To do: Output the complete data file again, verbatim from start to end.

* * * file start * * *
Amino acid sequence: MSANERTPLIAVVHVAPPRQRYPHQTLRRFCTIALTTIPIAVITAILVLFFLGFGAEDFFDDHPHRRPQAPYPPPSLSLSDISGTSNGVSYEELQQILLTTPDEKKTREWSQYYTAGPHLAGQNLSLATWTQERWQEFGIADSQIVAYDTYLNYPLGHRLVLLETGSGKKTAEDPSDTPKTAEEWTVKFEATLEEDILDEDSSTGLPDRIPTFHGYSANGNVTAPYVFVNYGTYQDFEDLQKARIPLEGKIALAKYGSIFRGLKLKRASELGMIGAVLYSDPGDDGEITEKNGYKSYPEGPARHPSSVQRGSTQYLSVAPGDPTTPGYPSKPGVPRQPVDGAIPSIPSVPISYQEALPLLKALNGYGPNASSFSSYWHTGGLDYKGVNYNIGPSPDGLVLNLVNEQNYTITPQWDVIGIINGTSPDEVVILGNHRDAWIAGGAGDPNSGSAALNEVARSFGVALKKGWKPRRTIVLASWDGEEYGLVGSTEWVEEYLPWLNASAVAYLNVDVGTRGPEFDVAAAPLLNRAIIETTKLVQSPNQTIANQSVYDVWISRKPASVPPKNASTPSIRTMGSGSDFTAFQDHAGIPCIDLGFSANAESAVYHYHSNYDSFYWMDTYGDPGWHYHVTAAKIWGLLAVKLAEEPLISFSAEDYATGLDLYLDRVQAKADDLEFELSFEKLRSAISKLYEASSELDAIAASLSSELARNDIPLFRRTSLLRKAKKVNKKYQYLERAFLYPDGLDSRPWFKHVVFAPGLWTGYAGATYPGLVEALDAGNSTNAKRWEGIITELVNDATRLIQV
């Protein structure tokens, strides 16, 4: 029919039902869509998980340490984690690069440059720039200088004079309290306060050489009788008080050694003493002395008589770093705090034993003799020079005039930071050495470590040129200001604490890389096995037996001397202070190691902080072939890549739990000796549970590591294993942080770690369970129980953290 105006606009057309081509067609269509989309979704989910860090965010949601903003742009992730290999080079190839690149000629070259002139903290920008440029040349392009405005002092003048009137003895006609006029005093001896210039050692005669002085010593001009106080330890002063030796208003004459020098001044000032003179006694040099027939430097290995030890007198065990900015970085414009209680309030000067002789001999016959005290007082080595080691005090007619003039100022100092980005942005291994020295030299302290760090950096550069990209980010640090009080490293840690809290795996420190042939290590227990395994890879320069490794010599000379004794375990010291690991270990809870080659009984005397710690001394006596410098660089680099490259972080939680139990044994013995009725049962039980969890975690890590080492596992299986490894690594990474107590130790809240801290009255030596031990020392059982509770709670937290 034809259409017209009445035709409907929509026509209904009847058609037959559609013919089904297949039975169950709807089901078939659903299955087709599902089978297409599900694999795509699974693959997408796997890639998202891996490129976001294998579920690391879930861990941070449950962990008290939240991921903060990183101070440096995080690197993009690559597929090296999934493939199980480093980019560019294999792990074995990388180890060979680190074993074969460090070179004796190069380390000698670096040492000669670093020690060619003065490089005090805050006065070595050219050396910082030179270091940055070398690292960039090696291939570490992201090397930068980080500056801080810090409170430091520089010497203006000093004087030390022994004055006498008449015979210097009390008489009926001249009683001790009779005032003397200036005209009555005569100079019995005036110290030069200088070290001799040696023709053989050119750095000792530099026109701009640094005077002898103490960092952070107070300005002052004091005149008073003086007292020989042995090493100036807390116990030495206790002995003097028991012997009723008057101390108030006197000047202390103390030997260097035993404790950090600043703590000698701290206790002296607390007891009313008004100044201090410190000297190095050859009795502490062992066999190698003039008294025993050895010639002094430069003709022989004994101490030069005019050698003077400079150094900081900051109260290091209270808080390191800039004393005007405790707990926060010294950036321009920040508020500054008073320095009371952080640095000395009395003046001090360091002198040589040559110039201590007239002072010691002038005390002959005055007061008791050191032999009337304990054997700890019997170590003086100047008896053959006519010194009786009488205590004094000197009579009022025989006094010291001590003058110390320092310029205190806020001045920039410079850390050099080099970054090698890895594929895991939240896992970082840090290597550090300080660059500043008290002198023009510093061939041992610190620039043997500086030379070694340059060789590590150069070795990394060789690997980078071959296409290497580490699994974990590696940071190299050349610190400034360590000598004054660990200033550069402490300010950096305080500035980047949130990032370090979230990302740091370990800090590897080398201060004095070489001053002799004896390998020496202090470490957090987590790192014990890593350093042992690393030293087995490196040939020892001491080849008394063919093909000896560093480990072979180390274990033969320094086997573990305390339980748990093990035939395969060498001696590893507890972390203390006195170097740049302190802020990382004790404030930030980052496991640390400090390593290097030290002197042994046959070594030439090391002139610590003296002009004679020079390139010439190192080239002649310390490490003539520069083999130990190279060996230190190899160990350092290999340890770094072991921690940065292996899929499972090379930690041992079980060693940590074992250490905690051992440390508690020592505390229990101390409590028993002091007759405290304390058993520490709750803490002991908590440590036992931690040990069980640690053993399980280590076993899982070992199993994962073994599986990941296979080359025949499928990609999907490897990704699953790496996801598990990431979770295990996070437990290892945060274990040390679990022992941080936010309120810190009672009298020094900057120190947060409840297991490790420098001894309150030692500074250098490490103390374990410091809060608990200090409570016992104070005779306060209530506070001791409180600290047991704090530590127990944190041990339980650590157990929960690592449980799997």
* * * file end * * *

Amino acid sequence: MSANERTPLIAVVHVAPPRQRYPHQTLRRFCTIALTTIPIAVITAILVLFFLGFGAEDFFDDHPHRRPQAPYPPPSLSLSDISGTSNGVSYEELQQILLTTPDEKKTREWSQYYTAGPHLAGQNLSLATWTQERWQEFGIADSQIVAYDTYLNYPLGHRLVLLETGSGKKTAEDPSDTPKTAEEWTVKFEATLEEDILDEDSSTGLPDRIPTFHGYSANGNVTAPYVFVNYGTYQDFEDLQKARIPLEGKIALAKYGSIFRGLKLKRASELGMIGAVLYSDPGDDGEITEKNGYKSYPEGPARHPSSVQRGSTQYLSVAPGDPTTPGYPSKPGVPRQPVDGAIPSIPSVPISYQEALPLLKALNGYGPNASSFSSYWHTGGLDYKGVNYNIGPSPDGLVLNLVNEQNYTITPQWDVIGIINGTSPDEVVILGNHRDAWIAGGAGDPNSGSAALNEVARSFGVALKKGWKPRRTIVLASWDGEEYGLVGSTEWVEEYLPWLNASAVAYLNVDVGTRGPEFDVAAAPLLNRAIIETTKLVQSPNQTIANQSVYDVWISRKPASVPPKNASTPSIRTMGSGSDFTAFQDHAGIPCIDLGFSANAESAVYHYHSNYDSFYWMDTYGDPGWHYHVTAAKIWGLLAVKLAEEPLISFSAEDYATGLDLYLDRVQAKADDLEFELSFEKLRSAISKLYEASSELDAIAASLSSELARNDIPLFRRTSLLRKAKKVNKKYQYLERAFLYPDGLDSRPWFKHVVFAPGLWTGYAGATYPGLVEALDAGNSTNAKRWEGIITELVNDATRLIQV
């Protein structure tokens, strides 16, 4: 029919039902869509998980340490984690690069440059720039200088004079309290306060050489009788008080050694003493002395008589770093705090034993003799020079005039930071050495470590040129200001604490890389096995037996001397202070190691902080072939890549739990000796549970590591294993942080770690369970129980953290 105006606009057309081509067609269509989309979704989910860090965010949601903003742009992730290999080079190839690149000629070259002139903290920008440029040349392009405005002092003048009137003895006609006029005093001896210039050692005669002085010593001009106080330890002063030796208003004459020098001044000032003179006694040099027939430097290995030890007198065990900015970085414009209680309030000067002789001999016959005290007082080595080691005090007619003039100022100092980005942005291994020295030299302290760090950096550069990209980010640090009080490293840690809290795996420190042939290590227990395994890879320069490794010599000379004794375990010291690991270990809870080659009984005397710690001394006596410098660089680099490259972080939680139990044994013995009725049962039980969890975690890590080492596992299986490894690594990474107590130790809240801290009255030596031990020392059982509770709670937290 034809259409017209009445035709409907929509026509209904009847058609037959559609013919089904297949039975169950709807089901078939659903299955087709599902089978297409599900694999795509699974693959997408796997890639998202891996490129976001294998579920690391879930861990941070449950962990008290939240991921903060990183101070440096995080690197993009690559597929090296999934493939199980480093980019560019294999792990074995990388180890060979680190074993074969460090070179004796190069380390000698670096040492000669670093020690060619003065490089005090805050006065070595050219050396910082030179270091940055070398690292960039090696291939570490992201090397930068980080500056801080810090409170430091520089010497203006000093004087030390022994004055006498008449015979210097009390008489009926001249009683001790009779005032003397200036005209009555005569100079019995005036110290030069200088070290001799040696023709053989050119750095000792530099026109701009640094005077002898103490960092952070107070300005002052004091005149008073003086007292020989042995090493100036807390116990030495206790002995003097028991012997009723008057101390108030006197000047202390103390030997260097035993404790950090600043703590000698701290206790002296607390007891009313008004100044201090410190000297190095050859009795502490062992066999190698003039008294025993050895010639002094430069003709022989004994101490030069005019050698003077400079150094900081900051109260290091209270808080390191800039004393005007405790707990926060010294950036321009920040508020500054008073320095009371952080640095000395009395003046001090360091002198040589040559110039201590007239002072010691002038005390002959005055007061008791050191032999009337304990054997700890019997170590003086100047008896053959006519010194009786009488205590004094000197009579009022025989006094010291001590003058110390320092310029205190806020001045920039410079850390050099080099970054090698890895594929895991939240896992970082840090290597550090300080660059500043008290002198023009510093061939041992610190620039043997500086030379070694340059060789590590150069070795990394060789690997980078071959296409290497580490699994974990590696940071190299050349610190400034360590000598004054660990200033550069402490300010950096305080500035980047949130990032370090979230990302740091370990800090590897080398201060004095070489001053002799004896390998020496202090470490957090987590790192014990890593350093042992690393030293087995490196040939020892001491080849008394063919093909000896560093480990072979180390274990033969320094086997573990305390339980748990093990035939395969060498001696590893507890972390203390006195170097740049302190802020990382004790404030930030980052496991640390400090390593290097030290002197042994046959070594030439090391002139610590003296002009004679020079390139010439190192080239002649310390490490003539520069083999130990190279060996230190190899160990350092290999340890770094072991921690940065292996899929499972090379930690041992079980060693940590074992250490905690051992440390508690020592505390229990101390409590028993002091007759405290304390058993520490709750803490002991908590440590036992931690040990069980640690053993399980280590076993899982070992199993994962073994599986990941296979080359025949499928990609999907490897990704699953790496996801598990990431979770295990996070437990290892945060274990040390679990022992941080936010309120810190009672009298020094900057120190947060409840297991490790420098001894309150030692500074250098490490103390374990410091809060608990200090409570016992104070005779306060209530506070001791409180600290047991704090530590127990944190041990339980650590157990929960690592449980799997």